The Follow-Ups WooCommerce extension is a powerful tool for increasing customer engagement and encouraging repeat purchases. It lets you set up automated emails or Tweets to customers to follow up on purchases, recover abandoned carts, or ask for product reviews. It has such an extensive feature list that I was surprised when I discovered something it couldn’t do, at least not out-of-the-box, which is sending follow-ups to only certain customer types or user roles. Fortunately a quick look at the plugin’s code revealed a solution.

dbdc’s client Chocolate and Steel sells jewelry both to retail customers, and to wholesalers who then resell the products in their brick-and-mortar shops. They wanted to start sending post-purchase emails only to their retail customers to make sure the customers were happy with their jewelry, and to also ask them to leave a review of the item on the Chocolate and Steel website.

The Follow-Ups WooCommerce extension was the obvious choice for setting up these automated emails, except for one issue: there didn’t seem to be a way to only send the emails to retail customers and not to wholesale customers.

Chocolate and Steel uses a WooCommerce wholesale plugin that takes advantage of WordPress’s built-in User Role feature to create a “Wholesale Customer” role that is different from the standard retail “Customer” role. This makes it possible for Wholesale Customers to get special pricing, bulk discounts, payment options, or shipping methods.

The Follow-Ups extension doesn’t give you a way to target emails to only certain User Roles out of the box, but it does offer a filter in its code that lets you skip sending a scheduled email if one or more conditions that you define are met.

The filter is called fue_skip_email_sending and it lets you modify a boolean (true or false) variable named $skip. When the Follow-Ups extension queues up an email to be sent, it checks this variable and aborts sending the email if $skip is set to true (as of version 4.9.2 of the plugin this happens on line 194 of the file includes/sending/class-fue-sending-mailer.php in the plugin directory).

To only prevent emails from being sent to a specific User Role, all you have to do is write a function that checks the Role of the User associated with the email, and return a value of true for $skip if the User Role matches the one you want to exclude from emails. Then you can hook that function to the fue_skip_email_sending filter and your emails will only get sent to the User Roles you want.

Here’s the actual function I used for Chocolate and Steel:

function cs_skip_wholesale_fue ( $skip, $email, $email_order ) {
    if ( !empty ( $email_order->user_id ) ) {       
        $user_meta = get_userdata ( $email_order->user_id );
        $user_roles = $user_meta->roles;
        if ( in_array ( 'wholesale_customer', $user_roles ) ) {
            $skip = true;
        }
    }
    return $skip;
}

The filter gives us access to a few variables. One is $skip, which is normally true but could have been modified by another function using the fue_skip_email_sending filter.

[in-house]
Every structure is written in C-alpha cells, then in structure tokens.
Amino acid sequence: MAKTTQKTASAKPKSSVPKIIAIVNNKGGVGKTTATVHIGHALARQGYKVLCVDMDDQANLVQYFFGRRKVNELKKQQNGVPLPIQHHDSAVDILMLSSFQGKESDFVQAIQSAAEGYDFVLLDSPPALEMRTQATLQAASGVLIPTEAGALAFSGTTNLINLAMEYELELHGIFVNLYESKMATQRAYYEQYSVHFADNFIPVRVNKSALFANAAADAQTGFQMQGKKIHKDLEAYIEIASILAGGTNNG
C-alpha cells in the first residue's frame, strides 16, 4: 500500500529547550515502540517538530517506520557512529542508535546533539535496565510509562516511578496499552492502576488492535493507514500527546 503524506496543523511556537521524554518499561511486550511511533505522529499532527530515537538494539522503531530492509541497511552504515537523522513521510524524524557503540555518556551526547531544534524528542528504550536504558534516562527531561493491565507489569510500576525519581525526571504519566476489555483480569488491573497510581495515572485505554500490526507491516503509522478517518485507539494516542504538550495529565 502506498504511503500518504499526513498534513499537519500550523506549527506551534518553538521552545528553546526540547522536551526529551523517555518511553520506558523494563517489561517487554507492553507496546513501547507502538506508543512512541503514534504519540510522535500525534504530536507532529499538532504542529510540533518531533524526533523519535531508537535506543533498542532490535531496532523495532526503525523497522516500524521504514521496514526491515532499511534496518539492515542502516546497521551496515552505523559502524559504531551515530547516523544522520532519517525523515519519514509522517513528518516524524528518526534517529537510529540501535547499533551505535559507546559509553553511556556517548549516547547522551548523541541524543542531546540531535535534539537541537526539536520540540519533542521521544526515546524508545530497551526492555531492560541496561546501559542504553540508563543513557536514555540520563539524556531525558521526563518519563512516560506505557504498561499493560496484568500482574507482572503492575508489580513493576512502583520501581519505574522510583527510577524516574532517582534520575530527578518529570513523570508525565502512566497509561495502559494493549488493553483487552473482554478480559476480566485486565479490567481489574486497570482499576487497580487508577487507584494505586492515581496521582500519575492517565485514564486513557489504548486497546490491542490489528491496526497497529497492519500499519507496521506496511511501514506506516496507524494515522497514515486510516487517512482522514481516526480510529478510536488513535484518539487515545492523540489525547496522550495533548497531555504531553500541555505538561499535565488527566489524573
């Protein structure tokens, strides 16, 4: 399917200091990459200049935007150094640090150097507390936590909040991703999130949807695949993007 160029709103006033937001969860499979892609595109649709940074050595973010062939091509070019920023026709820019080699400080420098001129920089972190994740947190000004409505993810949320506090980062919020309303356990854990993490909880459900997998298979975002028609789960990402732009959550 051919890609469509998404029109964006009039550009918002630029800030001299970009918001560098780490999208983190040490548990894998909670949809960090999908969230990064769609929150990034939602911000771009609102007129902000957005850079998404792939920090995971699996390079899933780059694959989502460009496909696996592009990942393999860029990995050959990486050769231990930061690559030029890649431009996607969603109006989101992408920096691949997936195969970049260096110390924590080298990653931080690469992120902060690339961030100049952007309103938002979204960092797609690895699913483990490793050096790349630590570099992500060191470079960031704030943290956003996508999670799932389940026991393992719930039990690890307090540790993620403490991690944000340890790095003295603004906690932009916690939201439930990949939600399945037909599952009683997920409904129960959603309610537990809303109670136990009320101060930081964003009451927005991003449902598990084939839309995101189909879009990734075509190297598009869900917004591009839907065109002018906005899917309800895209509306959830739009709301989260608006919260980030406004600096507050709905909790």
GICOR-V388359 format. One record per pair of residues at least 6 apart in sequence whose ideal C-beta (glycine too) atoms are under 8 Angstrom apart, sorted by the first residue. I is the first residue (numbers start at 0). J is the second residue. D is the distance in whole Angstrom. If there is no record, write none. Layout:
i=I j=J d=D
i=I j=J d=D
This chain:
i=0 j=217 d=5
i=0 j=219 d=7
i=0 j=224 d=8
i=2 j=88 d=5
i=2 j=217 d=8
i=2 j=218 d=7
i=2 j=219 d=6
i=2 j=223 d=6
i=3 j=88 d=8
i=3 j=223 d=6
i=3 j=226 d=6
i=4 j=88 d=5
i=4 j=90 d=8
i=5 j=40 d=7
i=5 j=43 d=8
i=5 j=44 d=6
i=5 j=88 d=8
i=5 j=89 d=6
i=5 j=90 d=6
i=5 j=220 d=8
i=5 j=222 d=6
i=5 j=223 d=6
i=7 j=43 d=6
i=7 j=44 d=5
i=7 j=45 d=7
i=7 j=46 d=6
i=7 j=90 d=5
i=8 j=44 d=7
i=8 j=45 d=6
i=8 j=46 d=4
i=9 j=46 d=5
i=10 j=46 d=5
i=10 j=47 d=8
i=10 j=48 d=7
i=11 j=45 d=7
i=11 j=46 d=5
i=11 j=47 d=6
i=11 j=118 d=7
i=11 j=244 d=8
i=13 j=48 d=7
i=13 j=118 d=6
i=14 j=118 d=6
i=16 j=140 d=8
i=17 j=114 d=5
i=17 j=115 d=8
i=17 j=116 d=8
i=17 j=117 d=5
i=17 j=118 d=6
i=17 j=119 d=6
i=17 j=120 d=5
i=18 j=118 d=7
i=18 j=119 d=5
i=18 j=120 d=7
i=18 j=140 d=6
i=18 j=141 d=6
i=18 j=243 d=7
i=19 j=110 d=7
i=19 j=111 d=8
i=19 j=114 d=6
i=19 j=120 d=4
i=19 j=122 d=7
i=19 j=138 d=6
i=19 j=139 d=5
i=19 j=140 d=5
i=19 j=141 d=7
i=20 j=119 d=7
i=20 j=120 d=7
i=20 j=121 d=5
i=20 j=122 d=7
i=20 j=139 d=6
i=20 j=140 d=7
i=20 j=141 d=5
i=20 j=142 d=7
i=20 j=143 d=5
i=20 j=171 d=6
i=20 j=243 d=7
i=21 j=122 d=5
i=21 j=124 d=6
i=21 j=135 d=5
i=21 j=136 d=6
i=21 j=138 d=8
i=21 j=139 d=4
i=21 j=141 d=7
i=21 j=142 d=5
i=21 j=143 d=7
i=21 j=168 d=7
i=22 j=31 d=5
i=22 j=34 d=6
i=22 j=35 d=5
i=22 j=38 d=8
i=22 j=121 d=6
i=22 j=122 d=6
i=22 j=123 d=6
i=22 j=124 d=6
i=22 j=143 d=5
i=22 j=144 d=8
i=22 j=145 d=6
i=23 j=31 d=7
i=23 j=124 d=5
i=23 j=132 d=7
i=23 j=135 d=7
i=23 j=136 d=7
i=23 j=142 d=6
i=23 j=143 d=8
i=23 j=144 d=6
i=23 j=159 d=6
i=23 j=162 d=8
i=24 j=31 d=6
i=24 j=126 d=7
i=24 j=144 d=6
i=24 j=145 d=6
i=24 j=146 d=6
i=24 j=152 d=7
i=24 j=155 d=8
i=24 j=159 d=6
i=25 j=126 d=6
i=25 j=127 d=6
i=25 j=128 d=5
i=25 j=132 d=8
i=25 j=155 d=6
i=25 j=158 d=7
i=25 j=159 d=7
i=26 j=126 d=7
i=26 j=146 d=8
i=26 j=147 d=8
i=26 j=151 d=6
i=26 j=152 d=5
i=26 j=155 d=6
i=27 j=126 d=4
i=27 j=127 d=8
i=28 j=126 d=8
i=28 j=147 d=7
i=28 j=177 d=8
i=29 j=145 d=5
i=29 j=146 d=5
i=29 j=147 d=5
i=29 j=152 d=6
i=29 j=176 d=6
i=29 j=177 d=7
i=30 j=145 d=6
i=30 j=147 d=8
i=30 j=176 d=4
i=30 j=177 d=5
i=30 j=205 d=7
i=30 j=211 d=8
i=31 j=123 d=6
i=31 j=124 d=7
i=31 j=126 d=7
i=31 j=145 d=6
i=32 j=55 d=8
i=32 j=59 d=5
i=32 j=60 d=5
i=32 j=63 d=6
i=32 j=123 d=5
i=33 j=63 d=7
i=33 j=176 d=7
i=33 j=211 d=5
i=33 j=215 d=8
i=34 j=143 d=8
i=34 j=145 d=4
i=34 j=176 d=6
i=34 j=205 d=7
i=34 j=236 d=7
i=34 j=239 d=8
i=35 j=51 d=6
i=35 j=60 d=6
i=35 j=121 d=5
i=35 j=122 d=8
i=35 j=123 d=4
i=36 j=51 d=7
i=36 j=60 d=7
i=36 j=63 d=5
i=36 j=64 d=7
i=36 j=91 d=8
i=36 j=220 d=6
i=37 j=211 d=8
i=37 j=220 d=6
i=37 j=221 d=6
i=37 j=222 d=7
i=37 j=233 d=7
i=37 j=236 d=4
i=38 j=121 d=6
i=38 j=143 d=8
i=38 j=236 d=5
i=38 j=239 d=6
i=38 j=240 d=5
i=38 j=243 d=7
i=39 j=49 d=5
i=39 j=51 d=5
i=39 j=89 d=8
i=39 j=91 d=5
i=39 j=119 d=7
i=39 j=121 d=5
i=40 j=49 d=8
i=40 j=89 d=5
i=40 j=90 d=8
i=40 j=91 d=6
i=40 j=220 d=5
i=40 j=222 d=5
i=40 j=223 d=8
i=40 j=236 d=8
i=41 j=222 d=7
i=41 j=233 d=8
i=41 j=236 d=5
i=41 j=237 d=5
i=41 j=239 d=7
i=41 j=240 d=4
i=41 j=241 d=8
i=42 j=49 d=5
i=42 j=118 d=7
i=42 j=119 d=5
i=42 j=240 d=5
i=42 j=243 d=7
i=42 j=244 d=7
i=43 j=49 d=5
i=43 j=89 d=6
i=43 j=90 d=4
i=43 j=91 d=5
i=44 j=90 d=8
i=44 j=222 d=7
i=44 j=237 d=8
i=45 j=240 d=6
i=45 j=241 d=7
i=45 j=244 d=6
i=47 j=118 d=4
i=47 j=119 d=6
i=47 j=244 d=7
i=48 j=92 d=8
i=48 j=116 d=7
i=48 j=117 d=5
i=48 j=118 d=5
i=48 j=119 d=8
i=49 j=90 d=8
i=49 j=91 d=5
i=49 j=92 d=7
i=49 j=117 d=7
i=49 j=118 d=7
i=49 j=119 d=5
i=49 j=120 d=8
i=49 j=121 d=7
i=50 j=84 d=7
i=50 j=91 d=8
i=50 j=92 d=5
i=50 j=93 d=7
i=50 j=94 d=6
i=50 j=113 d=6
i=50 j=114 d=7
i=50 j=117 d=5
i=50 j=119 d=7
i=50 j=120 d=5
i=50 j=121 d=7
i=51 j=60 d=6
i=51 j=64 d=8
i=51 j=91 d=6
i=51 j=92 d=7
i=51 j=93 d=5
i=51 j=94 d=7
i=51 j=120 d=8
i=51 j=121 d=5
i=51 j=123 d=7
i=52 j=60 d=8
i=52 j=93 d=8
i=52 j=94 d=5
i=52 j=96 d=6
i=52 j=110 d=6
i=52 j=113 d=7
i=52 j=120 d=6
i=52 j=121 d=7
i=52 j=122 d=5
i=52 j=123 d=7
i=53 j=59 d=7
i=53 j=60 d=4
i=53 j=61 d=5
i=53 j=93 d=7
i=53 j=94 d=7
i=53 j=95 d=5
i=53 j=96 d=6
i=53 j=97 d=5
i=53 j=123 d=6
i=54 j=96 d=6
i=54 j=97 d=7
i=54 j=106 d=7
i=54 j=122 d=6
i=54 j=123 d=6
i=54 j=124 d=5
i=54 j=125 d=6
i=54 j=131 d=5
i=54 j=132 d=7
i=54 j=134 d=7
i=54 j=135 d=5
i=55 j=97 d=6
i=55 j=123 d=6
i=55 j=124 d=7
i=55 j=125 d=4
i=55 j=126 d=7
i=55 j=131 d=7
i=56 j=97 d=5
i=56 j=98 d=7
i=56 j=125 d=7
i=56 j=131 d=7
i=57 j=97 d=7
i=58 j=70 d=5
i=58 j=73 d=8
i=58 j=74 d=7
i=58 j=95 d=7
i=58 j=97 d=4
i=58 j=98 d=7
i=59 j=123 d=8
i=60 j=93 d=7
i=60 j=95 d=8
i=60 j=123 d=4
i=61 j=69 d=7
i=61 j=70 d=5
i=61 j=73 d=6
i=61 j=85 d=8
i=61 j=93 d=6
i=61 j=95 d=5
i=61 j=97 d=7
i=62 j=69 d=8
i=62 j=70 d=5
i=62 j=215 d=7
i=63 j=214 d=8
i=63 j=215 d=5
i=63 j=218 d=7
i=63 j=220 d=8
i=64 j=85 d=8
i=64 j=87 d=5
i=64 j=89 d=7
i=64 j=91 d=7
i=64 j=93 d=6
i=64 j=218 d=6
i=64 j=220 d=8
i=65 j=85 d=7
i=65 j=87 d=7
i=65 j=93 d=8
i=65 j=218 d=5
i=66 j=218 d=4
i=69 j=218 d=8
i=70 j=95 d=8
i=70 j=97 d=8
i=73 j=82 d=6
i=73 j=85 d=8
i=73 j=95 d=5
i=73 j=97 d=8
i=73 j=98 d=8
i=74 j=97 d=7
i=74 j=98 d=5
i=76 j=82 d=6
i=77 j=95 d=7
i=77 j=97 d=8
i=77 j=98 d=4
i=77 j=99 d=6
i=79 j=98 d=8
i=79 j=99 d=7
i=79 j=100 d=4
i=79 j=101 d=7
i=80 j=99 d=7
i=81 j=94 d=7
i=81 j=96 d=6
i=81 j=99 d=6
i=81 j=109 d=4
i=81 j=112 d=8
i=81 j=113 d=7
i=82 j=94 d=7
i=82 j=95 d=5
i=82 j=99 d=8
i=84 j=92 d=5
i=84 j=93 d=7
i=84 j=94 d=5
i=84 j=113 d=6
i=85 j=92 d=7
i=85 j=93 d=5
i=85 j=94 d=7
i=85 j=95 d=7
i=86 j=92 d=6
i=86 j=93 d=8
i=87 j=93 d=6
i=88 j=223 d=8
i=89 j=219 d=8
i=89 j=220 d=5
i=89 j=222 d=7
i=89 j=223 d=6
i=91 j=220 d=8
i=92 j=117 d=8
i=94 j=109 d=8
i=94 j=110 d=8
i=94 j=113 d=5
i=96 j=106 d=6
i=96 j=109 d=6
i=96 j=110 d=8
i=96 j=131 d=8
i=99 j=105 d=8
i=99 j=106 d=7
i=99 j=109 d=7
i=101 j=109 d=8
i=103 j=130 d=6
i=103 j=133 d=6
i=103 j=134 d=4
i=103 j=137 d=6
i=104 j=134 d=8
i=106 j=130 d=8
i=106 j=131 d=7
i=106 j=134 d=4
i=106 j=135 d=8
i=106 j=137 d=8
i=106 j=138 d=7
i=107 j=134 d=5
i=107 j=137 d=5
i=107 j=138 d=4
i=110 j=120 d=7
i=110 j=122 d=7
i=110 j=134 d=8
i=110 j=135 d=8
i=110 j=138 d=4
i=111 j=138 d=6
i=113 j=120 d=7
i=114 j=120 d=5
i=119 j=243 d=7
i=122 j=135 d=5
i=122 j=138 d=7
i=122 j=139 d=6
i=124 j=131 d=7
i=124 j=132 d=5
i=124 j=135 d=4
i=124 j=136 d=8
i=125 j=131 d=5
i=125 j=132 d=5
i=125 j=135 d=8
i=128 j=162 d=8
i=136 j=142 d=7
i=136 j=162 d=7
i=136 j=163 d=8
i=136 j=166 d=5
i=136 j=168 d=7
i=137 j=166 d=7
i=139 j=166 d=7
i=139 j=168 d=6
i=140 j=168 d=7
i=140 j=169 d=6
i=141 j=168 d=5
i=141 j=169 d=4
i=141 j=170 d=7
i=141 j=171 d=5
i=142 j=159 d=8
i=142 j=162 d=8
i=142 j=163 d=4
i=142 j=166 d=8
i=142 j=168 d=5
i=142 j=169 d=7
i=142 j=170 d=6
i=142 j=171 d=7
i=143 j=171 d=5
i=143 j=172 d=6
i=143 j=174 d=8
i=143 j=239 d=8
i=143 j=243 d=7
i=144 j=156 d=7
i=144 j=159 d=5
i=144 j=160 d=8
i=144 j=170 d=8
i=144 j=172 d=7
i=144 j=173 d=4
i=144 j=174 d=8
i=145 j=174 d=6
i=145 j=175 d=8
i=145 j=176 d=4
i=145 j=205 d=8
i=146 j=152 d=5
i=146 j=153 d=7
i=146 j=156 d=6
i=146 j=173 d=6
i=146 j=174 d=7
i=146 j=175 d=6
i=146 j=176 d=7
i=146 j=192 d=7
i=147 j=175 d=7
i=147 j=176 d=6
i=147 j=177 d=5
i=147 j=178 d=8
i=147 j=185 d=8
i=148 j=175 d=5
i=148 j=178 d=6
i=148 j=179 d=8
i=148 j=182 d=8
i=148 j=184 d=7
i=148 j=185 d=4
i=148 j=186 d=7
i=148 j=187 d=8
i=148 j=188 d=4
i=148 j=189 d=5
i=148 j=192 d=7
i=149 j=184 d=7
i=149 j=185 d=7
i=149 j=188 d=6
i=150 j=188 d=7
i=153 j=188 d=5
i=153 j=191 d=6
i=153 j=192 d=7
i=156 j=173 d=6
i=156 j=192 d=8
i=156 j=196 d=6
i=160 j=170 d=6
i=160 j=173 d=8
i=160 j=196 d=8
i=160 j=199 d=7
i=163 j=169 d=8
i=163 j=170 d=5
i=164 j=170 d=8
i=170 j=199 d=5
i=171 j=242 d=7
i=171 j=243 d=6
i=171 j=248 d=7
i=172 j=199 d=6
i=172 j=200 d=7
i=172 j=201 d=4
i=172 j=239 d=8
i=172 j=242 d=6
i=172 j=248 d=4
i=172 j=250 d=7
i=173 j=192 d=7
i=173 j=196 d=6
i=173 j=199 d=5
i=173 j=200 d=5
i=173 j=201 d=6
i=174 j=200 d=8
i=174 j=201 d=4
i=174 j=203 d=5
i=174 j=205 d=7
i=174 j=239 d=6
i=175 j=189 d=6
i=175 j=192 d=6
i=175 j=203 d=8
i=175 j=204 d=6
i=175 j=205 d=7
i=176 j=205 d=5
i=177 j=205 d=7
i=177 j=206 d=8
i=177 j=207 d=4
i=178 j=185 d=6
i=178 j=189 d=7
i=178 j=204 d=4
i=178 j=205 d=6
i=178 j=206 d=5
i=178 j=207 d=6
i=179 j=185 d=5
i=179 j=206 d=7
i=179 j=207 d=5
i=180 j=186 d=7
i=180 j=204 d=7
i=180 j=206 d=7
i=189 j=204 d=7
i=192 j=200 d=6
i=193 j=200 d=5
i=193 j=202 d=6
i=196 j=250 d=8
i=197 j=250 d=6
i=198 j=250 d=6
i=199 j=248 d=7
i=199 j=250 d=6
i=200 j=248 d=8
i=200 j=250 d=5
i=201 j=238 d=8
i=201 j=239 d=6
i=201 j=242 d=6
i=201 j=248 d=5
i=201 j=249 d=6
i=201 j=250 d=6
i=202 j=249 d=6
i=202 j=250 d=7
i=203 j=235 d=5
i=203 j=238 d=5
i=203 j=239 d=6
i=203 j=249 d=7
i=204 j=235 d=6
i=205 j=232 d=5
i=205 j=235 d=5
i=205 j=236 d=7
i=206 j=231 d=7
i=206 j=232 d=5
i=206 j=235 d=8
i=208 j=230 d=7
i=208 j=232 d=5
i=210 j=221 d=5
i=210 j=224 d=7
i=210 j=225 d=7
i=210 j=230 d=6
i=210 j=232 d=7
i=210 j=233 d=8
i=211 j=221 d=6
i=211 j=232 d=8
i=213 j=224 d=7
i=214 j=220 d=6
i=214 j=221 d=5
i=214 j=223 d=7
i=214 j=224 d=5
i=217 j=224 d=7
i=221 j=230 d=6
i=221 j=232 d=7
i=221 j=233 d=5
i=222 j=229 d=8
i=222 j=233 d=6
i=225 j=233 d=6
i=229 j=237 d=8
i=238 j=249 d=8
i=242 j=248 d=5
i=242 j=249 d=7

The second is $email, which is an object containing the attributes of the email being sent, so if we needed to we could use that data to determine the value for $skip. For example, if we wanted Wholesale users to get some emails but not others, we could check which email is being sent and only skip certain emails.

The third variable is $email_order, another object containing the attributes of the order that the email is being sent in relation to.

We’ll need to use $email_order->user_id to get the ID of the user who placed the order, so first we make sure that it’s set and not 0, NULL, or another unusable value.

Next, we get the user’s metadata and store the user’s roles as an array that we search for the presence of the role we want to exclude. If we do find the role we are looking for, $skip gets set to true. Otherwise the function passes $skip through without changing its value.

The last step is to hook this function to the fue_skip_email_sending filter:

add_filter( 'fue_skip_email_sending', 'cs_skip_wholesale_fue', 99, 3 );

“99” is the priority for the hook, and “3” is the number of arguments that the function accepts. We’re setting the priority high because we want this hook to be processed after any other functions that also hook into this filter, to prevent them from switching $skip back to true.

And that’s it! The developers of the Follow-Ups extension made it easy for us by including a way to hook into their code and modify the behavior of the plugin using standard WordPress coding practices; this is the kind of attention to detail that I always hope to find in WordPress and WooCommerce plugins when I look under the hood.

This ability to look at the code that your online store runs on and make modifications to it if needed is one of the things that makes WooCommerce such a powerful ecommerce tool for selling anything online.

If there’s a feature or tool you want to add to your own store but none of the off-the-shelf solutions are quite right, send me a note or sign up for a free eCommerce coaching call to see how we can make it happen.

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